In the next 24 hours Bangladesh will have a national election. The question is what kind of an election will it be?
It has already become unprecedented on many counts: the incumbent is seeking a third term, an election is being held under an incumbent government which is being participated in by all political parties, and it is taking place at a time when fear has permeated society and there are questions whether voters will be able to exercise their fundamental right which is considered paramount when a country calls itself democratic. There are other unique features too: various alliances have emerged which defied all conventional wisdom, it has eclipsed some political actors, at least for the moment, and the voters' roll has the largest number of first-time voters. Above and beyond these, it is marked by the relentless violence faced by the opposition candidates and activists since the election process began.
The history of Bangladesh is replete with various kinds of elections, participatory and non-participatory; rigged and fair; state managed and spontaneous. Results in some cases were forgone conclusions, while at times, given a fair opportunity the voters had proved the predictions wrong. Although this is the eleventh parliamentary election since 1973, extant discussions have frequently referred to the elections held since the fifth parliamentary election in 1991, a clear recognition that the previous four elections were not something of which Bangladeshis are proud. Because they have failed to meet the fundamental criterion of credible and acceptable elections, whether participated in by major political parties or not. Some call these elections a sham, while others insist, they were mockery. This is merely a semantic difference. These elections, like any election anywhere in the world, have delivered winners and vanquished; these elections have created governments, who subsequently ruled the country—for a short period or relatively longer. But we know, not only in hindsight, not only because historians or political scientists have told us so, that they lacked the moral legitimacy which is an essential element of governance. Elections are supposed to deliver a mandate to govern, not an open-ended license to rule, a distinction often forgotten by those who emerged victorious in these elections.
It is not that all elections since 1991 passed the litmus test of credibility and acceptability; the February 1996 and the January 2014 elections fell far short. But four other elections, 1991, 1996 (June), 2001 and 2008, have succeeded in crossing the threshold of credible and acceptable elections. Although vanquished parties alleged various anomalies—from blatant rigging to fine-tuned machination, the voters at large have viewed these results as legitimate. Constitutional and legal legitimacy are necessary for any election to be considered acceptable, but these are not enough; it's the moral legitimacy which rallies people around an elected government and makes the ruling party their true representative. Moral legitimacy can neither be gained through an election which lacks integrity, nor can it be achieved through coercion.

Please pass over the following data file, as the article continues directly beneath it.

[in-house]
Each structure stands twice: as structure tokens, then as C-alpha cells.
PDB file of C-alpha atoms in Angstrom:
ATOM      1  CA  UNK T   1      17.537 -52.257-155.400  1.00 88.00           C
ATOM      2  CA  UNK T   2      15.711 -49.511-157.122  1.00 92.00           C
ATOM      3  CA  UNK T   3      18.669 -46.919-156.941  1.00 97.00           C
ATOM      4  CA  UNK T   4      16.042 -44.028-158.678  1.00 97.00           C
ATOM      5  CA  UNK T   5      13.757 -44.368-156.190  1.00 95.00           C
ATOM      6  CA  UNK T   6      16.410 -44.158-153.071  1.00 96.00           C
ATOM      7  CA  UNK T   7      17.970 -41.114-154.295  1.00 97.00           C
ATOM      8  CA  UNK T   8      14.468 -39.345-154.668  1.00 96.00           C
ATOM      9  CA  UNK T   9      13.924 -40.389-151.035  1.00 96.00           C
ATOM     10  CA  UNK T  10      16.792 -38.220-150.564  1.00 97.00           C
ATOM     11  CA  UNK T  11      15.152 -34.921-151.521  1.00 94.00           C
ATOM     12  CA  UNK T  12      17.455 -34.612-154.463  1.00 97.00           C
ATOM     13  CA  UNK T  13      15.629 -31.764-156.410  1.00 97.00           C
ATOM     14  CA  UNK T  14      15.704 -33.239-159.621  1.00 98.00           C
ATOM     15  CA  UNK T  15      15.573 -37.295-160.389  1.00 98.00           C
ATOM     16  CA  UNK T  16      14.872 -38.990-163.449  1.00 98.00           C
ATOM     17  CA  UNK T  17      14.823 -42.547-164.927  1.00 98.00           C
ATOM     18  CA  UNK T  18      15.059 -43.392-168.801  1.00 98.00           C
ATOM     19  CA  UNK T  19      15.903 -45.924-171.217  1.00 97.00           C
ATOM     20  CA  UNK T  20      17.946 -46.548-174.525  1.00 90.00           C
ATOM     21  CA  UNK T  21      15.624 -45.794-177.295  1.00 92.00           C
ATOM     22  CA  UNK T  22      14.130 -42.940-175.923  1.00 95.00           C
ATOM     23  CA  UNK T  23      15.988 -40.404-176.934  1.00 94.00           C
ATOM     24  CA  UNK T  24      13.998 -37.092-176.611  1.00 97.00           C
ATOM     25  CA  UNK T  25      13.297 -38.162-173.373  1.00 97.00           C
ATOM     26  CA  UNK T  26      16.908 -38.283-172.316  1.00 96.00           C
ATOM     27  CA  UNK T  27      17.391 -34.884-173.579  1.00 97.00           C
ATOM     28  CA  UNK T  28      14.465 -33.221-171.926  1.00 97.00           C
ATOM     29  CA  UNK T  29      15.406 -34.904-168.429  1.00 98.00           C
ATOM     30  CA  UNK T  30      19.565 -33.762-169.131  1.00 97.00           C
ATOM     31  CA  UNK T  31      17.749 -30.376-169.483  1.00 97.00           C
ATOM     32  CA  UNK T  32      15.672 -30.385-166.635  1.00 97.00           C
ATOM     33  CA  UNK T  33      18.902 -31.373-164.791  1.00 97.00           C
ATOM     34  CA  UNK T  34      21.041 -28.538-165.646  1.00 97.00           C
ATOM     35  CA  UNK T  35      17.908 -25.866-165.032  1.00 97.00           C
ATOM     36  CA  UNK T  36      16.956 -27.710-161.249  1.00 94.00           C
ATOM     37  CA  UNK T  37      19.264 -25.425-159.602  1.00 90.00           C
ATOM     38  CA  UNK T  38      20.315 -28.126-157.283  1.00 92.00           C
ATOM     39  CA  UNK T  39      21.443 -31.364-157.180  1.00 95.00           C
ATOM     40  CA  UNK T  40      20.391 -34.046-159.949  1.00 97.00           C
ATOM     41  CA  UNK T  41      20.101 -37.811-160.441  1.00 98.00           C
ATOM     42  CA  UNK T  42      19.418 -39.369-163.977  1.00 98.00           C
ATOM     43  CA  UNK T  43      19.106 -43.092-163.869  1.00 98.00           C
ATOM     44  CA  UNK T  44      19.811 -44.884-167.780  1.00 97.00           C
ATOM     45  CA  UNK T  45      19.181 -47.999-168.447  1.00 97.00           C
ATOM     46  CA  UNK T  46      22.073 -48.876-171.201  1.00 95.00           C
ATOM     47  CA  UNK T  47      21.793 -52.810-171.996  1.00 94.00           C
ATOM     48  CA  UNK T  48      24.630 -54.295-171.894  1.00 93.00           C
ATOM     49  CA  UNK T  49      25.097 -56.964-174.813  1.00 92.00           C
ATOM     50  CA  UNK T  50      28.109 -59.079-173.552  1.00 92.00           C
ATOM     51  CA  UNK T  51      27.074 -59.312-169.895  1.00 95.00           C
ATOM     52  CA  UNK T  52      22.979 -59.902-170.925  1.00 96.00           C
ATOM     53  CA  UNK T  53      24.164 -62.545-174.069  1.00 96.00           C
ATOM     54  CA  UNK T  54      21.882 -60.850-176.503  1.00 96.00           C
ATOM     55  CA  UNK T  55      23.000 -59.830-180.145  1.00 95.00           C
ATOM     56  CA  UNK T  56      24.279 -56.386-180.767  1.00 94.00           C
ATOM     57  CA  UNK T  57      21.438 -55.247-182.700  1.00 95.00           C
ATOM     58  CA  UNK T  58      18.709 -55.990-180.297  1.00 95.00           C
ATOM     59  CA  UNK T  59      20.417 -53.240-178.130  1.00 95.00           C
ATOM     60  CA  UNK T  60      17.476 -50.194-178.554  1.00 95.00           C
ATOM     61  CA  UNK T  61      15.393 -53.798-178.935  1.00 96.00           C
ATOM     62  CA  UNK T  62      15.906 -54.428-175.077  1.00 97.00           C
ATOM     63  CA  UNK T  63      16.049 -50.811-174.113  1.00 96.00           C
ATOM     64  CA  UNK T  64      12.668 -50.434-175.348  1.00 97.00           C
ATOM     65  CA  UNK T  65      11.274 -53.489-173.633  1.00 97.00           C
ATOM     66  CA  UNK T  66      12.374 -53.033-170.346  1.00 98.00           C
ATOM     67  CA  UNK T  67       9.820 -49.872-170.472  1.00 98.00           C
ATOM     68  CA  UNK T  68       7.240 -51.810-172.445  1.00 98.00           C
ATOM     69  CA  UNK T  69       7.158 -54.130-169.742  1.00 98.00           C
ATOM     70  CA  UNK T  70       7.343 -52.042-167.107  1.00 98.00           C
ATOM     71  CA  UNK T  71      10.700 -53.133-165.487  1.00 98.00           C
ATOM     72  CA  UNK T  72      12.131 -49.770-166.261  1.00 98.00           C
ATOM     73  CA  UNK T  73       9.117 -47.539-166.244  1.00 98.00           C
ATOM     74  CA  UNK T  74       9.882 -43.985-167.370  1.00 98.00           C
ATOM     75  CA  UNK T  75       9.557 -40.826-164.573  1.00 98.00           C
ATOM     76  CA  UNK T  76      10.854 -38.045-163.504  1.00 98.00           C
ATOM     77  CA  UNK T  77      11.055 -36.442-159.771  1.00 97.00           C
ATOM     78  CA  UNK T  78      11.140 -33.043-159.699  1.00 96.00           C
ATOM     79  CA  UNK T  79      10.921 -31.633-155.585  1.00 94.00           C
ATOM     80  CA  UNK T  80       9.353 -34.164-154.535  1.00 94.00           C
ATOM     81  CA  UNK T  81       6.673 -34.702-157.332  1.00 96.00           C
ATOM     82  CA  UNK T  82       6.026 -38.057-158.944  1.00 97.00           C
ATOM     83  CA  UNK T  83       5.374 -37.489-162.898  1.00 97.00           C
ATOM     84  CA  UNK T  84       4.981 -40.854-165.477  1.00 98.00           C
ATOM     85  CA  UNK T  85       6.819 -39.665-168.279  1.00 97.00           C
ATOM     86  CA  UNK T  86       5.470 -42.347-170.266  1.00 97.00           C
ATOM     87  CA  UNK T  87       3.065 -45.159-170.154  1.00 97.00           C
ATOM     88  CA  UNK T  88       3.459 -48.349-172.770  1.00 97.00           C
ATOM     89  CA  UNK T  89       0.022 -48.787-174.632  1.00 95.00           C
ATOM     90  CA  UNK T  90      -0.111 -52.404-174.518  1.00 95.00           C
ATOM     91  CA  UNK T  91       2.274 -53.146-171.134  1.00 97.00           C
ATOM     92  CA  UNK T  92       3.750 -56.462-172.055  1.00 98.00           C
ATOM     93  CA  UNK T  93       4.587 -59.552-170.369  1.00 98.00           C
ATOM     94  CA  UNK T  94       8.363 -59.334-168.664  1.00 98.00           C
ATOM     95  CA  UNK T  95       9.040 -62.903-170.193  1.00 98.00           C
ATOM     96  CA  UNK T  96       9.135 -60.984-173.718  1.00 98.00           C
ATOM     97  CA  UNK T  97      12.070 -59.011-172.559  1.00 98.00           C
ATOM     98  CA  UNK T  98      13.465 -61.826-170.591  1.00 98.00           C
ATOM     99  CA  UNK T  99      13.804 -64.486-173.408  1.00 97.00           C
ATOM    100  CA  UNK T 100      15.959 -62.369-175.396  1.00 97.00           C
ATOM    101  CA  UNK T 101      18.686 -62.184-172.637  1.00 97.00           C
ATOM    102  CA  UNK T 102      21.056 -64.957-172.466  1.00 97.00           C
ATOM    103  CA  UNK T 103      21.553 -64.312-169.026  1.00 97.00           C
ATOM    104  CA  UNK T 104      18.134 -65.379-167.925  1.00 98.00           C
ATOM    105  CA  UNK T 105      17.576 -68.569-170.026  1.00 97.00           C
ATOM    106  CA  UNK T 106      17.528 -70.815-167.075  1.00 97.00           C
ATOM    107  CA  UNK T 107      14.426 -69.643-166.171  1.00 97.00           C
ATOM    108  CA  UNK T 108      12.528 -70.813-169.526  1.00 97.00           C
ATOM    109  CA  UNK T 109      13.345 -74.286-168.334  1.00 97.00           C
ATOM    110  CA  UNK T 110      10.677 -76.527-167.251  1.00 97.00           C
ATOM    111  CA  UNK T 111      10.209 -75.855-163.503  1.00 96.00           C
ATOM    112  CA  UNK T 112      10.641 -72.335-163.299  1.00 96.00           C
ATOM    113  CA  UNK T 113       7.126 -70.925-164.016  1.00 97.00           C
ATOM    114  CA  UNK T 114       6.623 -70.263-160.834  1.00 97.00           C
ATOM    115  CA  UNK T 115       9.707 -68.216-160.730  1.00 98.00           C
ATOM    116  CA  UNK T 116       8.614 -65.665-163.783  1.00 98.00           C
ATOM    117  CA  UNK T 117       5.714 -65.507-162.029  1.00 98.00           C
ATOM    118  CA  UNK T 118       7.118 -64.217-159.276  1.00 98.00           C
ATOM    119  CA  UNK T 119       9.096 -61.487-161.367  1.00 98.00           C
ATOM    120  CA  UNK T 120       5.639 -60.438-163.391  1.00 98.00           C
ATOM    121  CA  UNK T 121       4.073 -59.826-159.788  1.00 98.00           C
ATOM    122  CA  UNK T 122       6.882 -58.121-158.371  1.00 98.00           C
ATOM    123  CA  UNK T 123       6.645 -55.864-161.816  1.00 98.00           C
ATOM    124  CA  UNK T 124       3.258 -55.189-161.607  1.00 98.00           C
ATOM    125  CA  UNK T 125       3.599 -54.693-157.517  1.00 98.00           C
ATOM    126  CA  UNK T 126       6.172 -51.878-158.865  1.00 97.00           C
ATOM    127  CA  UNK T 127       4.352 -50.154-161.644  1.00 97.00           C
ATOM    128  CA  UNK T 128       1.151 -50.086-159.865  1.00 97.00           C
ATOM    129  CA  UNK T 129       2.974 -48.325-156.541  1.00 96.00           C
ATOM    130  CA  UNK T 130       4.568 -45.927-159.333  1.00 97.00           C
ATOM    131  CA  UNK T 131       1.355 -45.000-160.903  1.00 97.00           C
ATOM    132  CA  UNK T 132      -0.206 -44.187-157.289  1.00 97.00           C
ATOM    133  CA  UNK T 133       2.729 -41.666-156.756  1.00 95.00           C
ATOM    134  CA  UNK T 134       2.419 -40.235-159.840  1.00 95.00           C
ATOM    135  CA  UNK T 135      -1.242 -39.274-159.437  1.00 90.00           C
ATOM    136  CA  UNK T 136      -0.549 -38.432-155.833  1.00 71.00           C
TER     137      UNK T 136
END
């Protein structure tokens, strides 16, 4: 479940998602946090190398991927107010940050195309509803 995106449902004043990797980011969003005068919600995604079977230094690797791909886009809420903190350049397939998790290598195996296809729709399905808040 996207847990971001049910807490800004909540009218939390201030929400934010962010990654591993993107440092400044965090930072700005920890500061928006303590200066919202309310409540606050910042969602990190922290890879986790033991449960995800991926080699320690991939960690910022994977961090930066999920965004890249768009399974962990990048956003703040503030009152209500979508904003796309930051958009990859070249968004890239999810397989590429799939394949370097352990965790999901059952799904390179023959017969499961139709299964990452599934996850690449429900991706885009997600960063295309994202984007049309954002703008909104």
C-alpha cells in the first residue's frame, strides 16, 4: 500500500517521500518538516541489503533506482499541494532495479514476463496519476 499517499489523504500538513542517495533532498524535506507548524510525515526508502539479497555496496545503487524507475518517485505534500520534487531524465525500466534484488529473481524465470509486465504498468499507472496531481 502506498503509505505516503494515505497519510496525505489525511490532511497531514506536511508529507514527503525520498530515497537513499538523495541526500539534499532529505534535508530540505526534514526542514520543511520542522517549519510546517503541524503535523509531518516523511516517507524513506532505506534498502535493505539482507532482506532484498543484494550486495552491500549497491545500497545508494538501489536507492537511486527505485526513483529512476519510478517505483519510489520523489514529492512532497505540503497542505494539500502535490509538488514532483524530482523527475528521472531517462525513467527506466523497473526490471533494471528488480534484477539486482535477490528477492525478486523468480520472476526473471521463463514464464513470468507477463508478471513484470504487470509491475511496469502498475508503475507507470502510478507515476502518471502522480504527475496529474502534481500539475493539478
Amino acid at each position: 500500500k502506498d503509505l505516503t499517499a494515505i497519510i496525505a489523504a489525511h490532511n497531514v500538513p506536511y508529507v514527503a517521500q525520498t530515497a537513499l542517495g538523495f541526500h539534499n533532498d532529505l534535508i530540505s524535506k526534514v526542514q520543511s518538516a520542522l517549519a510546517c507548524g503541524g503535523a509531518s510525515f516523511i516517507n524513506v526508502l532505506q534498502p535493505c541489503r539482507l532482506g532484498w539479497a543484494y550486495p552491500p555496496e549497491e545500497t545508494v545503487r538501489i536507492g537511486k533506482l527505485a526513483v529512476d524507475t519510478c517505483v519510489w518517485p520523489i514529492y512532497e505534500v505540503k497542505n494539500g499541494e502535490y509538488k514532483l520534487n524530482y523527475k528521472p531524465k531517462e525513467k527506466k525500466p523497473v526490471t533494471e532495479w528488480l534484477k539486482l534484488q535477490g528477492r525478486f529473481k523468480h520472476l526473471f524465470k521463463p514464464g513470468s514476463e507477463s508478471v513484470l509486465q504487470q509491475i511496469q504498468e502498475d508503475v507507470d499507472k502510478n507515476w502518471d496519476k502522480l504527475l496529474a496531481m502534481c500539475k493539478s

Political scientists, for long, have described democracy as a system where the people have the opportunity of accepting or refusing the people who will govern, via competitive elections. As such, an election is the way to select who will represent them and who will make the laws. But it is well to bear in mind that, election is not only about who wins, but also how the victory is secured. The means of the victory determines the depth and breadth of legitimacy or lack thereof. That's why some victories become hollow, a cursory glance at recent elections all around the world provide ample evidence in this regard, as is the history of elections in Bangladesh. Prior to 1991, almost all elections in Bangladesh suffered from the crisis of moral legitimacy; and in post 1991, elections held in February 1996 and January 2014, fall within the same category. This was the past.
We are now standing at the cusp of the future. As the nation faces another election, the questions are what kind of an election will it be? What kind of an election do the Election Commission and the incumbent intend to deliver? Despite the events of the past weeks, which have put a big question mark on the integrity of the ensuing election and diminished the possibility of an acceptable election, the die is yet to be cast. The opportunity is still there to make it an historic election, through creating an environment which will allow the voters to come out in droves. After missing the opportunity five years ago, the voters are eager to cast their votes as we have seen before. In 2008, after an election was delayed for only two years, voter turnout increased by almost 10 percent compared to 2001. Let the people speak, let their voices be heard. Let an election be held which cannot be questioned, whatever the result may be. It is also upon the voters, 100 million of them, to step up and make the election inclusive and credible and deliver their verdict. The future is not predetermined, they are shaped in many ways by what one does today.
Lest we forget, history bears witness to all things that happen, and it also judges the actors. These judgments are contemporaneous as well.
Ali Riaz is a distinguished professor of political science at the Illinois State University, USA.